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When Blues Were Pink

31 JAN 11 DAVID SHANNON

As a member of the renowned East Coast school of blues, and more specifically as a card-carrying representative of the Piedmont style of guitar fingerpicking, South Carolina legend Pinkney "Pink" Anderson deftly alternated between an array of music, from rag and folk to blues and country minstrel songs. His range came from a nearly career-long tendency to be a minstrel of sorts himself, playing with traveling medicine shows and adapting different forms of American roots music. However, for all his talents, he made relatively few recordings in his long life. Carolina Blues Man, Vol. 1 -- which presaged the '60s blues revival -- was his second of only five albums, but it renders an encompassing songbook, from standards to Anderson originals.

Moreover, his seemingly uncluttered style belies the dexterity of his guitar work. Typically supported by a thumb-strummed pattern that frees his fingers to pick out any number of melodies, Anderson's syncopated playing provides a compelling backdrop for the album's selection of raw blues.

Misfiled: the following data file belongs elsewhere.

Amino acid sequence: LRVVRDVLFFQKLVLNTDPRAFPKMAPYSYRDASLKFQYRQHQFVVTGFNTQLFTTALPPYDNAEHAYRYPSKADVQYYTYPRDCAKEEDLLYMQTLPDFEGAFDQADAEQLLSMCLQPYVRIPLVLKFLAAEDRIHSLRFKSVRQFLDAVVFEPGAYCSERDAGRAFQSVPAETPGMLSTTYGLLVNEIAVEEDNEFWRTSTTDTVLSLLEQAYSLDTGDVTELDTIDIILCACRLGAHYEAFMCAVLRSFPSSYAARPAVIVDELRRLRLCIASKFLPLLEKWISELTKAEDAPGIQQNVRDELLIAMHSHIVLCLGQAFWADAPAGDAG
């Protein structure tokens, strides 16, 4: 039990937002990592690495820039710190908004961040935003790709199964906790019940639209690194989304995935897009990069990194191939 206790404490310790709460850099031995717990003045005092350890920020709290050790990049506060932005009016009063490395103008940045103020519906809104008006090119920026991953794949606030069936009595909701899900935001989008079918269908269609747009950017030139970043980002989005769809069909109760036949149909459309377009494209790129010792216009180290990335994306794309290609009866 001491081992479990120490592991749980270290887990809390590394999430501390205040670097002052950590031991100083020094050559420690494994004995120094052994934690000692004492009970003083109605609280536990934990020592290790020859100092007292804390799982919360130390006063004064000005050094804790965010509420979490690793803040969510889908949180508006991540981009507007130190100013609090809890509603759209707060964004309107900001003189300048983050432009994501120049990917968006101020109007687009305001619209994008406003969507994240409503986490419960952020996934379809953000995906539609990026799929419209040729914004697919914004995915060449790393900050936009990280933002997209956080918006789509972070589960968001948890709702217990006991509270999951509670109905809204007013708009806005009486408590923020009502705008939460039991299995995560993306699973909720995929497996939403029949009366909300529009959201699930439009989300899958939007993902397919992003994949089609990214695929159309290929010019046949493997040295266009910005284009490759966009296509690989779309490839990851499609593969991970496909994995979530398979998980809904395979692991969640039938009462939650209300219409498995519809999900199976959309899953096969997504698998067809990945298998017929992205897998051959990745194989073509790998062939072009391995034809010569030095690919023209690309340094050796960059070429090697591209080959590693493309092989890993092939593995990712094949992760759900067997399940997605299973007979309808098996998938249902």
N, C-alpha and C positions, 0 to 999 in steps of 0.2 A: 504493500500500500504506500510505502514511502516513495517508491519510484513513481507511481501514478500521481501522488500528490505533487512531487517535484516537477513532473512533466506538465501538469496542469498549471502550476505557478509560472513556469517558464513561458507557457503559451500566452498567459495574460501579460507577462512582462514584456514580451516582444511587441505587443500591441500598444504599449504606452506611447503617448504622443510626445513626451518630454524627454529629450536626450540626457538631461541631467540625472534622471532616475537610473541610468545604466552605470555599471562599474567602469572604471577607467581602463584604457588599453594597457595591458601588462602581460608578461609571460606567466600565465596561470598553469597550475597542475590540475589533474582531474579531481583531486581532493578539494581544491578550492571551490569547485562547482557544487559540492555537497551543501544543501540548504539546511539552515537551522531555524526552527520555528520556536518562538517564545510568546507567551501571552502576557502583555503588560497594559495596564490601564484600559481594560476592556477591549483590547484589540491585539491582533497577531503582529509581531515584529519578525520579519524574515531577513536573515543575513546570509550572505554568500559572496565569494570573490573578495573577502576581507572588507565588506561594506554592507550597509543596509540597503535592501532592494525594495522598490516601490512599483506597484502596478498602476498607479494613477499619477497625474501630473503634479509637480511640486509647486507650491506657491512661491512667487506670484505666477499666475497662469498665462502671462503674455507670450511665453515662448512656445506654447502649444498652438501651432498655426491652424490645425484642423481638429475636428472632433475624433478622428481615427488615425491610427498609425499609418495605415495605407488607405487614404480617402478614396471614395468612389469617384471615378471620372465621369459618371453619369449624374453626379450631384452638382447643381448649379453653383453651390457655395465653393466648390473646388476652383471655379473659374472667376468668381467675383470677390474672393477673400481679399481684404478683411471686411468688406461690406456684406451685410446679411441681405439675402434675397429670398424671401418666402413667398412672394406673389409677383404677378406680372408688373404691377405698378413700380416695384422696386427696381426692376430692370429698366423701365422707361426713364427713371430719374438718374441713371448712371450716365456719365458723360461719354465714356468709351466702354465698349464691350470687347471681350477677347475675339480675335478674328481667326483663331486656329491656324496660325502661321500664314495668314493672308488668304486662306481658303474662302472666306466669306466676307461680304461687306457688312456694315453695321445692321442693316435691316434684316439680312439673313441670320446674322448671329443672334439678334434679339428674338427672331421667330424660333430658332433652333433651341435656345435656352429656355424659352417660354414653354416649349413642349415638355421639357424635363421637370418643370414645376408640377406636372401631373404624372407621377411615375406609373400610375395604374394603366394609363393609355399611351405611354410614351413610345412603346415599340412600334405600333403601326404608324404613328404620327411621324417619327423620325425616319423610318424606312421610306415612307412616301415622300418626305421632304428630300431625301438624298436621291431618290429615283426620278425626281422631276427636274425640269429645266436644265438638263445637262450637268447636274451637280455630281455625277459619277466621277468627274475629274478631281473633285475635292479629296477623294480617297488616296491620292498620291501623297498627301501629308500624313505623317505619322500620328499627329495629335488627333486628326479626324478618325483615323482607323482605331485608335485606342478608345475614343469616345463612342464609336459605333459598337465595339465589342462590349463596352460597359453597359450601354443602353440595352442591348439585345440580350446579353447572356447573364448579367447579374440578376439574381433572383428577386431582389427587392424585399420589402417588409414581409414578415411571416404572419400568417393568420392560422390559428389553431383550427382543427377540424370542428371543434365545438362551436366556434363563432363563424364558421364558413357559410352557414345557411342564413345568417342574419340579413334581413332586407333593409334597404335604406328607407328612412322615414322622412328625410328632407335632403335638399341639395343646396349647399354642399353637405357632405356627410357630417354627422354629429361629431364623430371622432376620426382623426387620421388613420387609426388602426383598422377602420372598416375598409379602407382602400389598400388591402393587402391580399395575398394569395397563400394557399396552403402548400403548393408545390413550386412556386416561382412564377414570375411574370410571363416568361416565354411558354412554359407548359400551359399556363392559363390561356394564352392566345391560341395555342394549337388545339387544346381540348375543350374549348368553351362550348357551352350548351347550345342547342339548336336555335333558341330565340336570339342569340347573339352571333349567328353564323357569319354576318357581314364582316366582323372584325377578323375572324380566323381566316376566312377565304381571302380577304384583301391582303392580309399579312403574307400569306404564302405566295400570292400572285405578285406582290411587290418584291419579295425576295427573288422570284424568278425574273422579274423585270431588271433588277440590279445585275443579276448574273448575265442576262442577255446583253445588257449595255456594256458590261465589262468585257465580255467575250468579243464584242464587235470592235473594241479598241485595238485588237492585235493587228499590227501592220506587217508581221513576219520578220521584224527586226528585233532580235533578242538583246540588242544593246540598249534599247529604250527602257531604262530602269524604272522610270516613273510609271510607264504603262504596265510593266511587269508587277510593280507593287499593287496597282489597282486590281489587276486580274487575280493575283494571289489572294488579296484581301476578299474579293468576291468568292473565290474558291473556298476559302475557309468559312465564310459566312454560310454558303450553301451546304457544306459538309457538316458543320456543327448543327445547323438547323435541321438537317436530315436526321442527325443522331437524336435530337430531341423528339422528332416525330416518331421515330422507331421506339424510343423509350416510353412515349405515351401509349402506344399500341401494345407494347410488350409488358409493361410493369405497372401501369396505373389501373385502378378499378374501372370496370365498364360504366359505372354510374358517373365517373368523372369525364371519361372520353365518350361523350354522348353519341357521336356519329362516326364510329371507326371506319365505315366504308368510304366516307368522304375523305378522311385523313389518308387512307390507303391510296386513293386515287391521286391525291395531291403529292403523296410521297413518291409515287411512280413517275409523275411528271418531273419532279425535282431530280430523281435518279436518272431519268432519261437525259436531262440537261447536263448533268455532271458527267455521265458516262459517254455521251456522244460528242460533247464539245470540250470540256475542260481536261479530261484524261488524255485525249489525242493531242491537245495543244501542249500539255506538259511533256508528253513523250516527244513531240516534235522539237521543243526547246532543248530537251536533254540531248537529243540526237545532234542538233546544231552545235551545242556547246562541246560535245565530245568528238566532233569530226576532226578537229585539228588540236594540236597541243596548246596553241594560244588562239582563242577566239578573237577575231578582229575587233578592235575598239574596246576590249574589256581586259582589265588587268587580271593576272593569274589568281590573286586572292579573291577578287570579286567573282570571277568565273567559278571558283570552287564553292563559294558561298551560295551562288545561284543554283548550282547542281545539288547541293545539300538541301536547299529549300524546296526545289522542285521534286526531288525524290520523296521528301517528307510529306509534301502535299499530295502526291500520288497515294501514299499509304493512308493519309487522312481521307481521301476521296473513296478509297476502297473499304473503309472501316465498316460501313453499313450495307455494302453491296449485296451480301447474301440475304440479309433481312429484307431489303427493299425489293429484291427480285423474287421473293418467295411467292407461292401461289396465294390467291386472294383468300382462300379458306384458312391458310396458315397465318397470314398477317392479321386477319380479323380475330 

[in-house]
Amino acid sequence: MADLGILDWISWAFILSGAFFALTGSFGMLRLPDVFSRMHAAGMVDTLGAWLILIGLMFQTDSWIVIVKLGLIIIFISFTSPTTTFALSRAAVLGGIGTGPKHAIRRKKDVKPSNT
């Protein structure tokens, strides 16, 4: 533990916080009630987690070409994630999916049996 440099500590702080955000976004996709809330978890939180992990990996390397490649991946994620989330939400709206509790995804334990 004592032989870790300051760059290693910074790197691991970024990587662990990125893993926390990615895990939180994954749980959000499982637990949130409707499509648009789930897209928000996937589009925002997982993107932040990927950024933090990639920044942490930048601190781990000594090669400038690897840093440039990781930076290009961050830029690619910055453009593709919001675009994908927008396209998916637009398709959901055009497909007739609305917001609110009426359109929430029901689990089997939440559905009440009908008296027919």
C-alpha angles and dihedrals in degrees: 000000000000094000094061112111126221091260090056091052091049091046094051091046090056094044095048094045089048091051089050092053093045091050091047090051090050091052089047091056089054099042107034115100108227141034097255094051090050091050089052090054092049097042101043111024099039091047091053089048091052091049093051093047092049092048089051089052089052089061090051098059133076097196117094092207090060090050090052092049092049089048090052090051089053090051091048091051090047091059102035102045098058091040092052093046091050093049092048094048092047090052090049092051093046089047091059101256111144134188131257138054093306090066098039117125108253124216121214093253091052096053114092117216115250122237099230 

Take his spare rendition of "Baby Please Don't Go," possibly the most plaintive version of the tune ever recorded, a bare bones translation that sounds deceptively easy to play but proves that the blues are much harder to truly feel. Similarly, songs like Anderson's own "My Baby Left Me," as well as "Mama Where Did You Stay Last Night" and "Thousand Woman Blues," offer a haunting chronicle of love and heartbreak, strung along by Anderson's weary vocals. The broken-down and the lowdown are also strongly represented here, with "Big House Blues" and "Meet Me In The Bottom." But don't take my word for it. It's best to follow Anderson's own advice in the closing tune: "Try Some Of That."



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